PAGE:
Oh Platinum. Feels like just yesterday that we were witnessing the untimely death of Clover Studios, wondering what would come next for the people behind some of Capcom’s most beloved niche classics. What ended up happening was one of the greatest “rise from the ashes” stories in the industry’s history. Platinum Games arrived on the scene, and quickly developed a reputation for some of the slickest, most stylish character action titles ever made.
Games like Metal Gear Rising: Revengeance, NiER Automata, Madworld and most recently, Astral Chain have propelled them to legendary heights, but with their 10th anniversary fast approaching, Platinum is taking us all back to where it began, with a double pack featuring their first two games, Bayonetta and Vanquish. Just how well do these two legends stack up in 2020?
Must be the season of the witch
Let’s start with the most famous of the two games. Bayonetta was one of the first games I bought for my PlayStation 3 back in the day. Titled after the main character, her slick moves, surplus of style, and of course, the marriage of the former Clover Studios with my beloved SEGA had me hooked from the first moment I saw her.
However, while the Xbox 360 version of the game came out alright, the PS3 version didn’t exactly, shall we say … show our girl in the best light. It suffered horrible load times, bad framerate, subpar textures … it was a mess, yet the quality of the game still shone through despite its issues. Bayonetta ended up becoming a personal favorite and filled the Devil May Cry shaped void in my life for a little while. I cherished my time with it and regularly cite it as one of my favorite SEGA titles.
Up until this opportunity came along though, I hadn’t touched Bayonetta in about nine years. I never revisted the game after losing my first PS3, nor did I try the PC or Nintendo ports that came along later. This was my first chance to really experience Bayonetta as it was meant to be experienced, and my word, it was worth the wait. The Anniversary remaster is simply wonderful, and especially a godsend for those who stuck to Sony’s console lineage.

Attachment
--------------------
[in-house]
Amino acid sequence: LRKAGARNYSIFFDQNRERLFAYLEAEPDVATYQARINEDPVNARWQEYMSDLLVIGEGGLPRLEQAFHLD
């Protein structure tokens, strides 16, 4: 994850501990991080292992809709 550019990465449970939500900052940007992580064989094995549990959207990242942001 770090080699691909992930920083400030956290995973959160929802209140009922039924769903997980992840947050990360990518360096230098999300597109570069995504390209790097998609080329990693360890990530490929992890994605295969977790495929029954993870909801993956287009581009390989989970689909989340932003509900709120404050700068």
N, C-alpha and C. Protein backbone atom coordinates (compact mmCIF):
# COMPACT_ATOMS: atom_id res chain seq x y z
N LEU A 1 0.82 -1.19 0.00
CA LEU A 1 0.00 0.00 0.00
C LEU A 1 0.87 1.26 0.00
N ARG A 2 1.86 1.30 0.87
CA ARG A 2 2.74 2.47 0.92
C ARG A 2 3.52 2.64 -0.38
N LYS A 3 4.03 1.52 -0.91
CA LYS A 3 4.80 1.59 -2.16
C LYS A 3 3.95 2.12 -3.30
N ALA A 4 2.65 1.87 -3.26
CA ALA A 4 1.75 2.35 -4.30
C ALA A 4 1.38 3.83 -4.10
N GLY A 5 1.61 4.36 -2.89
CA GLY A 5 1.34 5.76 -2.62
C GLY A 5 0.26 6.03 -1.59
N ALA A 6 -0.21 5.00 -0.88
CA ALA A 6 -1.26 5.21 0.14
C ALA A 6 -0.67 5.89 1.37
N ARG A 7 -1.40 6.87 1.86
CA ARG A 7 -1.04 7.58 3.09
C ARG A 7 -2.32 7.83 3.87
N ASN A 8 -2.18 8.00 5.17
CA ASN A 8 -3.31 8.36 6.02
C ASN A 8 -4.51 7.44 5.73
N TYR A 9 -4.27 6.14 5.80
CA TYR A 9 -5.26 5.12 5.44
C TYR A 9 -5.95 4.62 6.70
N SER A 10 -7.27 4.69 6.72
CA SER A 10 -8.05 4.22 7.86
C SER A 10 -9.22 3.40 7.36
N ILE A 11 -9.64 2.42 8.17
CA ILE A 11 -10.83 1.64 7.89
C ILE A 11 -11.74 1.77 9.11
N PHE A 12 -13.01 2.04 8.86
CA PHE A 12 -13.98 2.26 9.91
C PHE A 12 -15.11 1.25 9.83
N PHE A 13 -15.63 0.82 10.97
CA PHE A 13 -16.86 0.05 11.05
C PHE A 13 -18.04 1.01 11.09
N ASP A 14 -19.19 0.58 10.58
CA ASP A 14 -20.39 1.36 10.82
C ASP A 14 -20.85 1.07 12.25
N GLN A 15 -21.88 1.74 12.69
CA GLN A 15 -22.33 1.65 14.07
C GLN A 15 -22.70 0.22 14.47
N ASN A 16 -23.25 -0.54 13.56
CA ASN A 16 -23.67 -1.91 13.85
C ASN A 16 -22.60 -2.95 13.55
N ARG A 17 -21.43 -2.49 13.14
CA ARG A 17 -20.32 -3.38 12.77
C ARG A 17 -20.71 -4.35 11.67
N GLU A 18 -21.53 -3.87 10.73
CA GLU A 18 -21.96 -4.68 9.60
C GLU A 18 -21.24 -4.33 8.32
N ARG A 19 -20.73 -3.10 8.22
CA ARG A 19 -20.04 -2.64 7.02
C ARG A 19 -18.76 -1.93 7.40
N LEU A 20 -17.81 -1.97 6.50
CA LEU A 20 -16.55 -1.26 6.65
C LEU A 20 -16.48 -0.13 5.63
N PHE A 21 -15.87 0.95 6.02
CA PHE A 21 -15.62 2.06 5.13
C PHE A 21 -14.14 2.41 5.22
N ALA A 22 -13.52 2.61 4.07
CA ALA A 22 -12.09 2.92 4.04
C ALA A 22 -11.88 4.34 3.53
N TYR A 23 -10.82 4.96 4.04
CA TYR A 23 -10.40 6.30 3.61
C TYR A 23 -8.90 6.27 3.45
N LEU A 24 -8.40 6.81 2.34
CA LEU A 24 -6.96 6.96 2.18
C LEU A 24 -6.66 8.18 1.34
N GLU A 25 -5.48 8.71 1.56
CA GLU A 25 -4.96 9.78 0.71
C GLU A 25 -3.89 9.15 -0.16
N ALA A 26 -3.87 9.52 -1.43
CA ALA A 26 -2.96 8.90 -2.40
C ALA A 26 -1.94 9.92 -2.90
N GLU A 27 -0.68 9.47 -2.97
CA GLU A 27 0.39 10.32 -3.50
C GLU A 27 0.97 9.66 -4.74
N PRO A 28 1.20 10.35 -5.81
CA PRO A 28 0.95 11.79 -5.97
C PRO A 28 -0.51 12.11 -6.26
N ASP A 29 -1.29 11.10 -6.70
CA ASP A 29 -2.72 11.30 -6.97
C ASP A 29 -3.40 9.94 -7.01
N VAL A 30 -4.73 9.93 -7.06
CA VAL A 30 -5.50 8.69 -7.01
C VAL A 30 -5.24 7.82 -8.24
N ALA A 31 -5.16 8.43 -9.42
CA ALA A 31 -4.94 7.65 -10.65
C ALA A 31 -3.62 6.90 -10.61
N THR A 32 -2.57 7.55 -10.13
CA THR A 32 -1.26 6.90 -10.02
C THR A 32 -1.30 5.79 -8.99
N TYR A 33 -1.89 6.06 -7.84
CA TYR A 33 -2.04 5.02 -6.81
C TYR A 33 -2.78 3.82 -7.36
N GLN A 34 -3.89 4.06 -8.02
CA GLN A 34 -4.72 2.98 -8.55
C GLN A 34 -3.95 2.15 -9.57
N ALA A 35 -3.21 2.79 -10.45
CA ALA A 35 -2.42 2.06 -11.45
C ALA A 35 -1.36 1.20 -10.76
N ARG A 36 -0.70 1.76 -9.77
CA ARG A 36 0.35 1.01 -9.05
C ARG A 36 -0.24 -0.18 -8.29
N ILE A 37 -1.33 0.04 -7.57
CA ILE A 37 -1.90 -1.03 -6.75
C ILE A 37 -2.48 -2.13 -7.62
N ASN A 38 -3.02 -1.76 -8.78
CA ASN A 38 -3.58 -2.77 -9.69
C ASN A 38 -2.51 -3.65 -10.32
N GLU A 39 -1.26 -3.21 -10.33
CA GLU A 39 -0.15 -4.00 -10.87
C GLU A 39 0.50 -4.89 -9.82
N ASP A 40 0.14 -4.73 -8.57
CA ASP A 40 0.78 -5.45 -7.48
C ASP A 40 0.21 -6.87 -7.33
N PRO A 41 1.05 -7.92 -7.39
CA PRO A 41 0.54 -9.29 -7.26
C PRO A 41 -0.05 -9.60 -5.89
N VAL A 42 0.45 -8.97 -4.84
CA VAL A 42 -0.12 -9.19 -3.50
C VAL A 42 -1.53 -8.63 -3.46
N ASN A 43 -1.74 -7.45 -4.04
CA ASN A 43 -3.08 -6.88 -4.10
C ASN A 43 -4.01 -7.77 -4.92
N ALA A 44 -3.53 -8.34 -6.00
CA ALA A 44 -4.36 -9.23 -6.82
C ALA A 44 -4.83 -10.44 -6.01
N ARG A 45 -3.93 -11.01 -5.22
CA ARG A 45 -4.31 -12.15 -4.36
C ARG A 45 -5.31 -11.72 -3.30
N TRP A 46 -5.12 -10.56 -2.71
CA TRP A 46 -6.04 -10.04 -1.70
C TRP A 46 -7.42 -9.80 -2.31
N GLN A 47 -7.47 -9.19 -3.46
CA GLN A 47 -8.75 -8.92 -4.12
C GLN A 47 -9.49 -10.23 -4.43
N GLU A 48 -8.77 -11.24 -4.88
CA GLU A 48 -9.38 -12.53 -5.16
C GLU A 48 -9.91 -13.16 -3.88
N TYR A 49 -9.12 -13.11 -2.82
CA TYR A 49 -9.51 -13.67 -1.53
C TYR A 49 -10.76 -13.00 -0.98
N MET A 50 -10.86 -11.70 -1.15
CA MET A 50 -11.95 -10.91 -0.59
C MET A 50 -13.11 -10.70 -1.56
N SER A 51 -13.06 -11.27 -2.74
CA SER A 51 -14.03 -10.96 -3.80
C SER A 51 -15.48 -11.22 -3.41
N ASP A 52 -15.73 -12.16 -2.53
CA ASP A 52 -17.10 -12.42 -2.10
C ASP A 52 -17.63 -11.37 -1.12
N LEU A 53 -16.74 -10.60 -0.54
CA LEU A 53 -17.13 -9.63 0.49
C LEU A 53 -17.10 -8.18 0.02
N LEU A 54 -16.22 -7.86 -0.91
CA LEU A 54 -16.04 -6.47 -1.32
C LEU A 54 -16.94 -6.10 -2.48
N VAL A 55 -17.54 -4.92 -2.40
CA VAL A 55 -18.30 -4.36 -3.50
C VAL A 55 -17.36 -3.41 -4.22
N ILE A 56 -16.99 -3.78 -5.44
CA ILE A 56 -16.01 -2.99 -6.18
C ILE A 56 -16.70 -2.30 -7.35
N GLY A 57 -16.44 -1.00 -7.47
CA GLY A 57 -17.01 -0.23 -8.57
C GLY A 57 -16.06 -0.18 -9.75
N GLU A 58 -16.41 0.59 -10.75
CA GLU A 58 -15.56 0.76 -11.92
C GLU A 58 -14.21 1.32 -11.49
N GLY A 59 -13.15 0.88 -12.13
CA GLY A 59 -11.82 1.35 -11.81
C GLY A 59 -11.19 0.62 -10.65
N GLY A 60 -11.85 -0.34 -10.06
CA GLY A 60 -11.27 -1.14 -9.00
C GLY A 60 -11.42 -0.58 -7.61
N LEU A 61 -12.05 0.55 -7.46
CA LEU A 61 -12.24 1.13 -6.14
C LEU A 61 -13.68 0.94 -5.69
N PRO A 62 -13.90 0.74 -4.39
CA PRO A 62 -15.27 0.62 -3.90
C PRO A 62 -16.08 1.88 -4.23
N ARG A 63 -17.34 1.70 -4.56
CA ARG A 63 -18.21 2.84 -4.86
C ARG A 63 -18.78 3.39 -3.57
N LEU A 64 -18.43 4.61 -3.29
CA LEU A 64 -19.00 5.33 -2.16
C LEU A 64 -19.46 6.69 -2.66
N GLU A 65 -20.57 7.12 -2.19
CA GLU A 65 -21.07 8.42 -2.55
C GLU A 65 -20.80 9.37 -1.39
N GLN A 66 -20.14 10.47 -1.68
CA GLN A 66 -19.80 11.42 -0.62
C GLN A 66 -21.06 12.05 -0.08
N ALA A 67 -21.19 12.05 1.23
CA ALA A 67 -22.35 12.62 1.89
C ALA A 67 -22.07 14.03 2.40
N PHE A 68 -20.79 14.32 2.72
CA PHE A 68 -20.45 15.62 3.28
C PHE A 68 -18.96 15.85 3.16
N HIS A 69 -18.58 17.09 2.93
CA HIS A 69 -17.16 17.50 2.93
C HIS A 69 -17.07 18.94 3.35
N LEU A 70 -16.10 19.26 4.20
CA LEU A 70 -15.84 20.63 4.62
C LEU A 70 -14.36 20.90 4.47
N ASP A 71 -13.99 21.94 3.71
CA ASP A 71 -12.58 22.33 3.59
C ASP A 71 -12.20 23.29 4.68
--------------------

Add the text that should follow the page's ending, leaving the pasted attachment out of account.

The game is gorgeous to look at today, especially with the upgraded main character and location textures. Most importantly, Bayonetta‘s combat has never felt better to play. Playing on a base PS4 console, I experienced no dips below 60FPS, a far cry from the inconsistent sub-30FPS the PS3 version had. Fights that were an absolute pain in the original game are now up to par with the best in the game.
Vanquishing Without Peril
And that brings us to the second half of this doubleheader. Platinum’s second outing, Vanquish, got a bit less attention upon its 2010 release. Whether it was its lack of a bombastic main character like Bayonetta or the tendency to see it as nothing more than a Gears of War clone, Vanquish stayed mostly niche up until its 2017 PC port.
Truth be told, Vanquish definitely wasn’t my thing back then. Third-person shooters in general don’t normally do it for me, and my time with the demo was not pleasant. I wrote it off entirely, but having grown older, and also watching other people I trust play the game, I was ready to take it on with fresh eyes. While packing more niche titles in with a bigger name usually doesn’t go well, I have to say it’s a very smart decision here.
Vanquish is a much better game than I remember, and I have to believe again that being on systems that can properly handle it is the biggest reason. Being able to consistently pull off stylish shots and, again, play the game as it was meant to be experienced is a huge deal. It does have a tad more framerate fluctuation on a base PS4 than Bayonetta but nothing that ruins the experience.
The most important thing is that Vanquish does its job of convincing those who slept on it in the past to give it another go. I can’t say I was super excited about having to play it, but I’m glad I did. Vanquish isn’t a perfect game like I’d consider Bayonetta to be, but it’s damn good. If you didn’t give it a go before, take this opportunity to fix that.
If I have any complaints about this package, it’s that there weren’t any little extra bonuses added into the games. This isn’t necessarily a dealbreaker by any means. The traditional Bayonetta experience is worth your time no matter what, and Vanquish is certainly worth the price of admission. But it would’ve been nice to see a few little extras like, maybe, Bayo’s Bayonetta 2 design as a secret costume or some additional story content for Vanquish. Also, Quick Time Events are still the literal devil, and I wish they’d considered removing them from these ports.
But all in all, the Bayonetta/Vanquish 10th Anniversary package is a must have for any Platinum or SEGA fan. Both games have aged like a fine wine, and there’s no better, nor cheaper, way to experience them.
Who knows what the next 10 years for Platinum holds, but if they’re anything like the first, we’re all in for a treat, and this is the perfect appetizer for whatever comes next.
Shine on, you madmen.
- Both games stay around a consistent 60FPS even on base consoles
- Bayonetta is especially a spectacle with new textures
- If you slept on Vanquish before, there’s no better time than now to give it a fair share
- Two quality games for a pretty decent price is a steal
- No additional content for either game
- QTEs still suck, more at 11.